If people are going to learn from your course, they have to be able to understand what you're telling them.
Academia, especially, has a bad habit of producing articles that are unnecessarily wordy, complex and written in the passive voice. These articles are harder to read. The message is lost or misconstrued and learners are not engaged. We don't want that for your courses.
In this blog, we'll introduce you to four key sites/tools to help with writing great, clear course content. We'll start with the simplest and work our way up to tools with more detailed analysis.
The plain English site
The plain English site is where to start if you're new to the concept of plain English and just want some guidelines. Plain English is "...a message, written with the reader in mind and with the right tone of voice, that is clear and concise". For the "too long , didn't read" here's the gist of it:
- Prefer short, everyday English words.
- Keeps sentences to an average of 15 words.
- Speak to your reader, say “you” and “we.”
- Write active sentences that make it clear who does what.
- Write strong statements, don't hedge.
This example from Cathy Moore's How to recognize elearning bloat shows what a difference plain English can make.
Clear, concise plain English
"Don’t bring your cat to work, because some of your colleagues could be allergic."
Convoluted and overly descriptive
"All staff, both exempt and non-exempt, should endeavor to observe a complete ban on feline companion animals in the workplace at all times, due to the fact that much of the human population experiences an allergic histamine reaction to cat glycoprotein. Your observation of this ban is appreciated."
This example may seem tongue in cheek, but you'd be surprised just how easy it is for bloat like this to creep in. Use plain English. Attack bloat.
The Hemingway app
The Hemingway app is perfect for a quick sense check with simple stats. This web app highlights sentences you should break up or re-write and suggests alternative words.
Personally, I quite enjoy editing within the app as it highlights things and changes the stats e.g. grade level as I'm making edits. It sort of gamifies it for me, making it a challenge to get to grade 6 readability.
Of course you do need to keep in mind it's a robot, not a human. The grade level changes reasonably quickly if you have a lot of multisyllabic words you have to use. So, you need to layer your own human sense on top. For instance, in the example below, we have made significant improvements to readability (grade 15 to 9). But we would struggle to get below grade 9 because we have to use "teacher-centred" and "learner-centred".
The Vocab profiler
The Vocab profiler isn't the best-looking of the tools. But it's what you need if many of your learners would have English as an additional language or low literacy. This app shows what proportion of your text is within the first 1000 most common English words.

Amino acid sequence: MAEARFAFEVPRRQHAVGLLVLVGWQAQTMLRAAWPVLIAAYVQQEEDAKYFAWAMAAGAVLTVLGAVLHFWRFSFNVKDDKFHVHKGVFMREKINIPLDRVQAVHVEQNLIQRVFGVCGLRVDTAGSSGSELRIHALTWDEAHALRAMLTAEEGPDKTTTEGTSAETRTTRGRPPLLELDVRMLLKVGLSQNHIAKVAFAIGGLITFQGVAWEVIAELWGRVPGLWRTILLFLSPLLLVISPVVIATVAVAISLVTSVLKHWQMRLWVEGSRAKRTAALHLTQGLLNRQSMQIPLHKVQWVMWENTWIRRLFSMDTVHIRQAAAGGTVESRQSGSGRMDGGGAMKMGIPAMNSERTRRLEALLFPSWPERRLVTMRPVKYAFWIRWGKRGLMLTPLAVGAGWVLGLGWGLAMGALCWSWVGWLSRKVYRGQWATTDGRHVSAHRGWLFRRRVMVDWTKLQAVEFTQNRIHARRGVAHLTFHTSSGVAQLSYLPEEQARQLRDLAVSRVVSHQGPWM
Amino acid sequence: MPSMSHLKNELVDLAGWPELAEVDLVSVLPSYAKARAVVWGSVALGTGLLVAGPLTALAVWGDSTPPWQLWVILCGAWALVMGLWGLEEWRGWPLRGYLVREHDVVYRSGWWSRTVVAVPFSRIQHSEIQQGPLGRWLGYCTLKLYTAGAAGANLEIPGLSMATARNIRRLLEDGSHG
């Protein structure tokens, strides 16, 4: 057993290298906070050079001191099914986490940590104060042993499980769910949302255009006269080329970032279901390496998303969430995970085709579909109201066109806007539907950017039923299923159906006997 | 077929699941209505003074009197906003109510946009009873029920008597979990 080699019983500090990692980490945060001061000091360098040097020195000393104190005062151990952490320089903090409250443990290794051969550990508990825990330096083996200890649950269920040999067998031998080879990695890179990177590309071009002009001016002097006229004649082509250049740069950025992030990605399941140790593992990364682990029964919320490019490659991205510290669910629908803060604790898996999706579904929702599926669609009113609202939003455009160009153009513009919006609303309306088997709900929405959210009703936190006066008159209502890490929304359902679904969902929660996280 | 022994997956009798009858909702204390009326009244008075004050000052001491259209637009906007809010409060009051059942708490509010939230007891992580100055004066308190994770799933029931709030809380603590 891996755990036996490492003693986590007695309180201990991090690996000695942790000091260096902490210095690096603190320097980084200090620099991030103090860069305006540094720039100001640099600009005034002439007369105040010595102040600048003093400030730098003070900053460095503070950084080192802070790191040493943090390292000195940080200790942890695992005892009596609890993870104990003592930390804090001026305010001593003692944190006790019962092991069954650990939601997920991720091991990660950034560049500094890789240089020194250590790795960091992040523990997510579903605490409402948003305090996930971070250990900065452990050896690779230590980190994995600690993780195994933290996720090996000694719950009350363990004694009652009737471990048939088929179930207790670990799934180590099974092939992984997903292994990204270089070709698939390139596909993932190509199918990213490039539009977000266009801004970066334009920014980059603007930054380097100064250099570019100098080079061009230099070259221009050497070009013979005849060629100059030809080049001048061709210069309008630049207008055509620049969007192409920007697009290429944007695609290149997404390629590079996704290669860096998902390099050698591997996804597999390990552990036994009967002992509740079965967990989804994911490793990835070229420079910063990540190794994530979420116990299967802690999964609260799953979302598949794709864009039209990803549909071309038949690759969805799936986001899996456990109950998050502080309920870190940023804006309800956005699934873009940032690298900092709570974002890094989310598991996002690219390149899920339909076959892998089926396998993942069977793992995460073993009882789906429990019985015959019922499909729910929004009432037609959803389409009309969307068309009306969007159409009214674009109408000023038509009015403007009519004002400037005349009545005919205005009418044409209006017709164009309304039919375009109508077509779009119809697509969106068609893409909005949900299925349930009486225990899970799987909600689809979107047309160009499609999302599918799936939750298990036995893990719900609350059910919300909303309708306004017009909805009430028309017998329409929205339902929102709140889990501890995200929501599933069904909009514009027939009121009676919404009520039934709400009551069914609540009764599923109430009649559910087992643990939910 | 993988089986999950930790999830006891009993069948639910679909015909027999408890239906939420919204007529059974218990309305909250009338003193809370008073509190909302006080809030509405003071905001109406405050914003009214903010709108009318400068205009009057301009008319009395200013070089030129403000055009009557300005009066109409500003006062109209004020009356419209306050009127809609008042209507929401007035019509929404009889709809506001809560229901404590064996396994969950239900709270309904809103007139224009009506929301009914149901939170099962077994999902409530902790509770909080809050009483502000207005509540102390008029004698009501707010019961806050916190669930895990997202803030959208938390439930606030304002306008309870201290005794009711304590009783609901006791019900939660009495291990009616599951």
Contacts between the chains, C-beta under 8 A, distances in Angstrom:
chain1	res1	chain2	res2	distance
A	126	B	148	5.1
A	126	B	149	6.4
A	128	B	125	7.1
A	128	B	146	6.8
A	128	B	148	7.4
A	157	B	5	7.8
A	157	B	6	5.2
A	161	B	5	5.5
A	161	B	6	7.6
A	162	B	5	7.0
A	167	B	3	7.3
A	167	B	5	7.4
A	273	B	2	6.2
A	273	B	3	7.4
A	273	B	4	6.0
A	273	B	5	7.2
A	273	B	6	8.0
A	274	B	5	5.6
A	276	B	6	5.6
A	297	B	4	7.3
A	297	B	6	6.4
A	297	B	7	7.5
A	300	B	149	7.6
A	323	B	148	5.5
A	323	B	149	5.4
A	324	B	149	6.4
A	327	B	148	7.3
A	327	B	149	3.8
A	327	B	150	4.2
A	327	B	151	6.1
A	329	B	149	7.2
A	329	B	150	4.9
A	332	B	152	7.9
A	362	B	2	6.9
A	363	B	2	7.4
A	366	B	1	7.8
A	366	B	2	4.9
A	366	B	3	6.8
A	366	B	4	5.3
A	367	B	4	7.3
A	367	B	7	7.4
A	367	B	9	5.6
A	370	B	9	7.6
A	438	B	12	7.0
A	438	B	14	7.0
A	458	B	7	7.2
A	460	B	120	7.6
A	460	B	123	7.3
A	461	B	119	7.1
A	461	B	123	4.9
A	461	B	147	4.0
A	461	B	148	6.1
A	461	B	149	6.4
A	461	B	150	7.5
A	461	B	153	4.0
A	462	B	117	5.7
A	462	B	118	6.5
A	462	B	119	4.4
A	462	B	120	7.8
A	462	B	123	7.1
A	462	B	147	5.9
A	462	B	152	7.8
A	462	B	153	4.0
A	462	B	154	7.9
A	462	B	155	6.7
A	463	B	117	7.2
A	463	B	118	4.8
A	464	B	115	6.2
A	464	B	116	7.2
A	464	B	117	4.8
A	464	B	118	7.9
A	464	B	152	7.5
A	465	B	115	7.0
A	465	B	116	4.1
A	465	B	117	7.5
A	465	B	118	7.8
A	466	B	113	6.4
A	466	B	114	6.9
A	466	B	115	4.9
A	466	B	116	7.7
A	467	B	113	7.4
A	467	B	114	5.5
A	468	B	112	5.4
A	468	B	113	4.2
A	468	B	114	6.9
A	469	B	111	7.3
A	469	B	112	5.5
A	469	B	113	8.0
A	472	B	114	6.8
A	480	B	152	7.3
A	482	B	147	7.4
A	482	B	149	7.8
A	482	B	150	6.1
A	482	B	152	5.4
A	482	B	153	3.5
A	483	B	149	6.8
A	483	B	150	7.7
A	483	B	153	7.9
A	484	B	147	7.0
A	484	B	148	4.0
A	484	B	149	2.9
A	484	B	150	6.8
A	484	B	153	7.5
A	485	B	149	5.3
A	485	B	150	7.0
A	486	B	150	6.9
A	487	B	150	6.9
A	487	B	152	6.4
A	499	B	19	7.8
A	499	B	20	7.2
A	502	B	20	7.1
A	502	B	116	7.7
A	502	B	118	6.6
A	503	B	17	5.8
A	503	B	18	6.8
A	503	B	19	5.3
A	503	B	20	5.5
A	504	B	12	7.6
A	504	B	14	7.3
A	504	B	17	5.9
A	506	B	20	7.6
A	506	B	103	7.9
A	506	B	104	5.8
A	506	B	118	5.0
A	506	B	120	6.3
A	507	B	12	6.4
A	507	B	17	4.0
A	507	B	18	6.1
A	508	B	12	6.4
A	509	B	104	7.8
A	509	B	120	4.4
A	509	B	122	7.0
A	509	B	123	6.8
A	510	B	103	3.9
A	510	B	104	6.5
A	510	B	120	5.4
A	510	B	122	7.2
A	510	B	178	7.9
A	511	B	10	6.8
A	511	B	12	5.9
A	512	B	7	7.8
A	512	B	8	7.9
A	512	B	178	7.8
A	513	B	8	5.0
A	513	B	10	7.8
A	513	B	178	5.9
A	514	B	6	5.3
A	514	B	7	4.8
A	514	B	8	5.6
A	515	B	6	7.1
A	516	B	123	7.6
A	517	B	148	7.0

Blue words are in the first 1000 words, green are in the 1001-2000 most common words. Yellow are less common words and red words are those they don't have on their list (often proper nouns). In this sample text, 78.45% are in the first 1000 words, 83.62% are in the first 2000 words. Ideally for most contexts, you want to be aiming for around 80% in the first 1000 words.
Using this tool shows me quickly which words I should either replace (see the A-Z of alternative words) or define (i.e. add to my glossary). If you replace wherever you can, you'll find your readability improves.
Readable is where to go if you're ready to get in-depth with your text analysis. Readable has a pro version, but the free tools still cover a good range for what we'd want for learning content.
The main Readable text analyser is similar to the Hemingway app in that it shows too long sentences and words you should replace. But what I like in Readable are the stats.
Here you can see that when you hover over, you get a measure of "good" so you can see what you should aim for.
They also have sentiment analysis which helps check your tone.
Along with the main text analyser, there's also a Readable text lab with a bunch of different tools. For learning content in particular, common issues would be lazy words and hedge words so definitely give those tools a go.
Writing is an art rather than a science. But... we can use algorithms to do the heavy lifting - To point out those long sentences and archaic or multi syllabic words. You'll be surprised what a difference these tools can make to your writing. You don't need to use them all. Just give one or two a go to make your content more engaging and easier to read and understand.
Find out more
If you’re interested in iQualify and how it could transform your business check out www.iQualify.com
Or take a look at our knowledge base for more tips on creating great content in iQualify.